Use the assisted installer to install OpenShift Container Platform on the infrastructure cluster running on ARM architecture.

  • Shared VLAN: The assisted installer requires all nodes to be present on the same VLAN. This is a requirement of utilizing a virtual IP for both ingress and API.

  • DHCP: Much like an installer-provisioned infrastructure (IPI) installation DHCP is required in the VLAN.

  • DNS: Records for ingress and API are required for accessing the cluster.

Generating the discovery ISO with the Assisted Installer for the infrastructure nodes

Installing OpenShift Container Platform infrastructure cluster (3 Control plane nodes) requires a discovery ISO, which the assisted installer (AI) can generate with the cluster name, base domain, Secure Shell (SSH) public key, and pull secret.

  1. Open a browser and access the Assisted Installer UI on:

    http://<host-ip-address>:8080
    
  2. Click Create Cluster to create a new cluster.

  3. In the Cluster name field, enter a name for the cluster.

  4. In the Base domain field, enter a base domain. For example:

    example.com
    

    All DNS records must be subdomains of this base domain and include the cluster name. You cannot change the base domain after cluster installation. For example:

    <cluster-name>.example.com
    
  5. Select the OpenShift Container Platform version.

  6. Tick Use arm64 CPU architecture.

  7. Paste in your pull secret. The pull secret is obtained from cloud.redhat.com.

  8. The Enable encryption of installation disks on control plane nodes and Enable encryption of installation disks on workers can remain at the default setting.

  9. Click Next.

    The process moves on to step 2 Host discovery

  10. Click Add hosts

  11. Select Full image file to boot with a USB drive or PXE. Select Minimal image file to boot with virtual media.

  12. Add the SSH public key of the installer node to the Public key field.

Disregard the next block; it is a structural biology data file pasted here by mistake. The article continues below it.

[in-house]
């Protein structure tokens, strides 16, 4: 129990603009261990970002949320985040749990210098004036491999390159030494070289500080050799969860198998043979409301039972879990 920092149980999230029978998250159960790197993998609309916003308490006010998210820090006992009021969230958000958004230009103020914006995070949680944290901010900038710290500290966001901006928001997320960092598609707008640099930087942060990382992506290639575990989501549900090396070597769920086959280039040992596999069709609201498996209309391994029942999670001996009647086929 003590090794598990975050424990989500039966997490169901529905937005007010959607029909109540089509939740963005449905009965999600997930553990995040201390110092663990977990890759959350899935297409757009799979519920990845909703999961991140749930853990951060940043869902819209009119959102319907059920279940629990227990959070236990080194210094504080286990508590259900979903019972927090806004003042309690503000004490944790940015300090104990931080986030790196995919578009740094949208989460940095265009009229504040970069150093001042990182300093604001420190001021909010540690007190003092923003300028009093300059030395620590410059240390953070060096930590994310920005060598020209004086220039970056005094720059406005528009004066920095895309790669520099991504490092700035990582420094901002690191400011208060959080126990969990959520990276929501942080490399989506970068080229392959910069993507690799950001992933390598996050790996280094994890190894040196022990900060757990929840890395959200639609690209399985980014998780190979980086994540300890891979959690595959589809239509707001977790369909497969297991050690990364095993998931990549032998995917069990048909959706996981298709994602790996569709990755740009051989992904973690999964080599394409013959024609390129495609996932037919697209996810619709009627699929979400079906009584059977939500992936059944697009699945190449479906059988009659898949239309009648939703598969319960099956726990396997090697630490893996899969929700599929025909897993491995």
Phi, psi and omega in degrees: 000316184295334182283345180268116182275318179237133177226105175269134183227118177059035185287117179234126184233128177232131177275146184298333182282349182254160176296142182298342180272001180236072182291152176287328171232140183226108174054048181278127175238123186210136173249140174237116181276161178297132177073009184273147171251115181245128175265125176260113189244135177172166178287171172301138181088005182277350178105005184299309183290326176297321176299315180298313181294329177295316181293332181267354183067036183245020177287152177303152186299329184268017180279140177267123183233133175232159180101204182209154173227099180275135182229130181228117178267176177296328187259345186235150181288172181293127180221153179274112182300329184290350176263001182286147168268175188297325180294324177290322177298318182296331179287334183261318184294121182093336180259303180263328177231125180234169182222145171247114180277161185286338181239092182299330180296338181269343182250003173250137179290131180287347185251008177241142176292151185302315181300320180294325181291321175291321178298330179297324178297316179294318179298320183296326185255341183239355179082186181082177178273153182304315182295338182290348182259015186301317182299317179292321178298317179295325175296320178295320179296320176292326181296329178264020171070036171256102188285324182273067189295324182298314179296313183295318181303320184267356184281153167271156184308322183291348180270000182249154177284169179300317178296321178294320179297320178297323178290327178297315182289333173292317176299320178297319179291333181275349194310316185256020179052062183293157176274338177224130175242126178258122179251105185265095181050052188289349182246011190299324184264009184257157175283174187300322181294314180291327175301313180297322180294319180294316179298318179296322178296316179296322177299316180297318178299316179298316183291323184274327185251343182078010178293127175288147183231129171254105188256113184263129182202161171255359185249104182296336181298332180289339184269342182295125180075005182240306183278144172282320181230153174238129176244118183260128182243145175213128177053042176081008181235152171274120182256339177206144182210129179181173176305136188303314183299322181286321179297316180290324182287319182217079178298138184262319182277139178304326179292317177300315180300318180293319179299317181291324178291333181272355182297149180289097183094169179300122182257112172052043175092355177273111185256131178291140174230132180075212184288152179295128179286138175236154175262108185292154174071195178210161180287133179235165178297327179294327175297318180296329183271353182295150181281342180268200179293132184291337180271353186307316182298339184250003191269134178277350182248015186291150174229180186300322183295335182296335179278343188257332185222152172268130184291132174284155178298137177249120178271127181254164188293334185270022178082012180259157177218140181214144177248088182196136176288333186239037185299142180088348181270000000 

13. Click Generate Discovery ISO.

  14. Click Download the discovery ISO.

    The option exists to copy the wget command. You may prefer to get the ISO by using the wget command.

Booting machines with the discovery ISO

To install OpenShift Container Platform, you must ensure the hosts boot from the discovery ISO. You can install from the ISO image burnt to disk or USB media or by using network PXE booting.

What method to use depends on your situation. A PXE install requires an available DHCP service and more preparation, but can make the installation process more automated. An install from the ISO burnt to USB media for example is a more manual process and can be inconvenient if you are setting up more than a few machines.

Installing using PXE or iPXE booting

You can use PXE or iPXE booting to install the discovery ISO on the machines in the cluster.

  1. Reboot each host in the cluster in turn server and intercept the boot sequence (often by hitting the F12 key on an attached keyboard) entering the BIOS settings.

  2. Change the boot order to boot from On-board Network Device (PXE) first.

  3. Input the location of the discovery ISO.

  4. Save and exit the BIOS settings. The server will boot with the discovery image.

  5. Monitor the progress of the installation of the discovery ISO on the console of the machine.

Installing with USB media

Installing with USB media involves creating a bootable USB drive with the discovery ISO on the installer node.

  1. On the installer node, insert a USB drive into a USB port.

  2. Create a bootable USB drive:

    # dd if=<path-to-iso> of=<path/to/usb> status=progress
    

    For example:

    # dd if=discovery_image_sno.iso of=/dev/sdb status=progress
    

    After the ISO is copied to the USB drive, you can use the USB drive to install OpenShift Container Platform.

  3. On the server, insert the USB drive into a USB port.

  4. Reboot the server and enter the BIOS settings upon reboot.

  5. Change boot drive order to make the USB drive boot first.

  6. Save and exit the BIOS settings. The server will boot with the discovery image.

Monitoring the installation with the Assisted Installer

Use this procedure to monitor the installation in the infrastructure cluster.

  1. On the installer node, return to the browser and refresh the page.

  2. Select the cluster name.

  3. Click Next to reach the Host discovery screen. It should now be populated with your three control plane hosts.

  4. Click Next until you reach step 3, Networking.

  5. Choose Cluster-Managed Networking.

  6. Select a subnet from the available subnets.

  7. Create an API Virtual IP. This IP must be in the available subnet range.

  8. Create an Ingress Virtual IP. This IP must be in the available subnet range.

  9. Set Network type to Open Virtual Networking

  10. Keep Use the same host discovery SSH key checked. You can change the SSH public key, if necessary.

  11. Click Next to proceed to the Review and create step.

  12. Click Install cluster. The install completes in about 30 to 40 minutes.

  13. Monitor the installation’s progress. Watch the cluster events. After the installation process finishes writing the discovery image to the servers drive, the servers in the cluster will restart. If you installed using USB drive or PXE boot reset the BIOS on the servers in the cluster to boot to the servers' local media rather than the USB drive.

The servers will restart several times, deploying the control plane.

Download and extract the discovery ISO using ansible